Not surprisingly, in the United States, people who consider themselves to be somewhat or very conservative (to the right end of the political spectrum) are 42% more likely to favor more religious influence in the country than those who are liberal or left-leaning. That attitude is reflected in the positions taken in the current U.S. Political campaign.

For more details on this study of the importance of religion and family life, visit the Pew Research website HERE.
— Roland Earnst © 2019

Third Reason Why Atheism Makes Sense

Third Reason Why Atheism Makes Sense

For the past two days, we have examined two reasons why atheism makes sense to some people. As we said before, many people genuinely believe that there is no God and there can be many reasons for that. Today we want to examine a third reason why atheism makes sense. It involves a failure to see God working in the lives of people who claim to be Christians.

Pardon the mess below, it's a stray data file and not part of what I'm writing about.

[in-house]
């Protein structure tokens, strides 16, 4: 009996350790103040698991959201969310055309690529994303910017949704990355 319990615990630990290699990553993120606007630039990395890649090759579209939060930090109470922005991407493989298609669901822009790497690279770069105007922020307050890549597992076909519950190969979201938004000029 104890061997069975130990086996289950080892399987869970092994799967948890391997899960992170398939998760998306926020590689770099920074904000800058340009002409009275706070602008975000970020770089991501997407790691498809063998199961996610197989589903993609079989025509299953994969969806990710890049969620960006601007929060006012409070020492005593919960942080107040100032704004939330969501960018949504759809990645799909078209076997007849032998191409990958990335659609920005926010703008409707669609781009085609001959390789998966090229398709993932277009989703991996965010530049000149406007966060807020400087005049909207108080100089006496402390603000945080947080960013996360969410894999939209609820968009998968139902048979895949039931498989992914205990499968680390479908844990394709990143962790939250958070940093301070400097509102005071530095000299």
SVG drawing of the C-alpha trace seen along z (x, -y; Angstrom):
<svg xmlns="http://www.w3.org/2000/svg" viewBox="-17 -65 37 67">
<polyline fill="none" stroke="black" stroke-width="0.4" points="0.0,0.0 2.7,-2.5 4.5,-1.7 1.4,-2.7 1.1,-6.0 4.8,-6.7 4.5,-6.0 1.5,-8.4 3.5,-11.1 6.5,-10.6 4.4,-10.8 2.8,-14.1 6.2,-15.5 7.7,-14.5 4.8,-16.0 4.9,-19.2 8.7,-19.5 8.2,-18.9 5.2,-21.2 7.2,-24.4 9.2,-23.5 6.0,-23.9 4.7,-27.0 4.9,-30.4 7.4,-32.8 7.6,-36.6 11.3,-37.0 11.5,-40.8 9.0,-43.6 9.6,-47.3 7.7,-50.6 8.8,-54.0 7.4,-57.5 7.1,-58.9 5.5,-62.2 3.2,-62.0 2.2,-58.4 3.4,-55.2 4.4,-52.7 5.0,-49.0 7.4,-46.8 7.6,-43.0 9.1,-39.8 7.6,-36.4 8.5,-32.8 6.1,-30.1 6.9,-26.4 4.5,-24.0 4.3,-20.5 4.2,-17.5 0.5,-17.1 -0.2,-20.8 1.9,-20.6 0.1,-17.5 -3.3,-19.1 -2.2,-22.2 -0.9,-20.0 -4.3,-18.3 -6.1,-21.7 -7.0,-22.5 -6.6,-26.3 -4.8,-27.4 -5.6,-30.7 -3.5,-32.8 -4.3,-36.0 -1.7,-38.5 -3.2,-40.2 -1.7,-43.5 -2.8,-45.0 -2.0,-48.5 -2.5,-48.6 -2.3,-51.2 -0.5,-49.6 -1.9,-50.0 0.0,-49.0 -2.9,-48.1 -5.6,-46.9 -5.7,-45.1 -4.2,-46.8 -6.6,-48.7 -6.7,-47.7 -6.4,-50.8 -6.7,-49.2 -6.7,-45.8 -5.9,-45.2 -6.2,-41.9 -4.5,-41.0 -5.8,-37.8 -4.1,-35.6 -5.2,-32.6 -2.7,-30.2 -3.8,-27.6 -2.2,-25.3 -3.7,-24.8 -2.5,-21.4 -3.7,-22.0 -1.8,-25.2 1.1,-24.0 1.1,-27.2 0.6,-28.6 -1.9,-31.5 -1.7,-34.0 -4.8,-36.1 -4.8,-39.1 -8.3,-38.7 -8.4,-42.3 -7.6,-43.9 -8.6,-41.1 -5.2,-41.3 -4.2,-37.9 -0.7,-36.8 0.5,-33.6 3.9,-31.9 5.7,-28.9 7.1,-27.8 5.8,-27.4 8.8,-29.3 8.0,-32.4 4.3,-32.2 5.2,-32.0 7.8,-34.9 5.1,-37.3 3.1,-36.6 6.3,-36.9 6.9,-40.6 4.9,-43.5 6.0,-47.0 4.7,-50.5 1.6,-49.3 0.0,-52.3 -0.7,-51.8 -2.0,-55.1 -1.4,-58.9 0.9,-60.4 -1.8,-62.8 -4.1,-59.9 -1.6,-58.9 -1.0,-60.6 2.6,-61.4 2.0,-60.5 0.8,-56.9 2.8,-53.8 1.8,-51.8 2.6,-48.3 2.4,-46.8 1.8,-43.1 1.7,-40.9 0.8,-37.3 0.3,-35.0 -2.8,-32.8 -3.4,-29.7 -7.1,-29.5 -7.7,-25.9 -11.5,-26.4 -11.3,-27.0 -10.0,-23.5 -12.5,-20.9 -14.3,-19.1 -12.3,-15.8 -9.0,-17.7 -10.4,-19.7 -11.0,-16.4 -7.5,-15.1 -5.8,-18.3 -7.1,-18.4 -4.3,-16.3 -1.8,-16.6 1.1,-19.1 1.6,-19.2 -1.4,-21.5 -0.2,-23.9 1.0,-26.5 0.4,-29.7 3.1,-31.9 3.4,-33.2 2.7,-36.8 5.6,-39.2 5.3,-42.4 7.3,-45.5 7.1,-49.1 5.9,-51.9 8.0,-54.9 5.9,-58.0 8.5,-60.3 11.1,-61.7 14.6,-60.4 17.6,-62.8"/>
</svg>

REASON 3. Christianity does not work. If there is a God, why does He not act when things get rough? Why do even the best Christians find themselves afflicted with disease and loss and even death? Why do so many Christians have nervous breakdowns, broken marriages, hostile children, alcohol and drug problems, and all of the other bad things which are a part of the world today? One man recently wrote to me, “Christianity only works for those who would do okay without it.” Another wrote, “The only thing I can see in prayer is its therapeutic value. Certainly, those who are afflicted and are Christians do not have a better survival rate than those who are afflicted and are atheists.” A third said, “I do not know of any Christian man in my community that does more good, is more generous, or is more successful than my neighbor who is an atheist. If God is real and Christianity is really worth anything, why is that true?”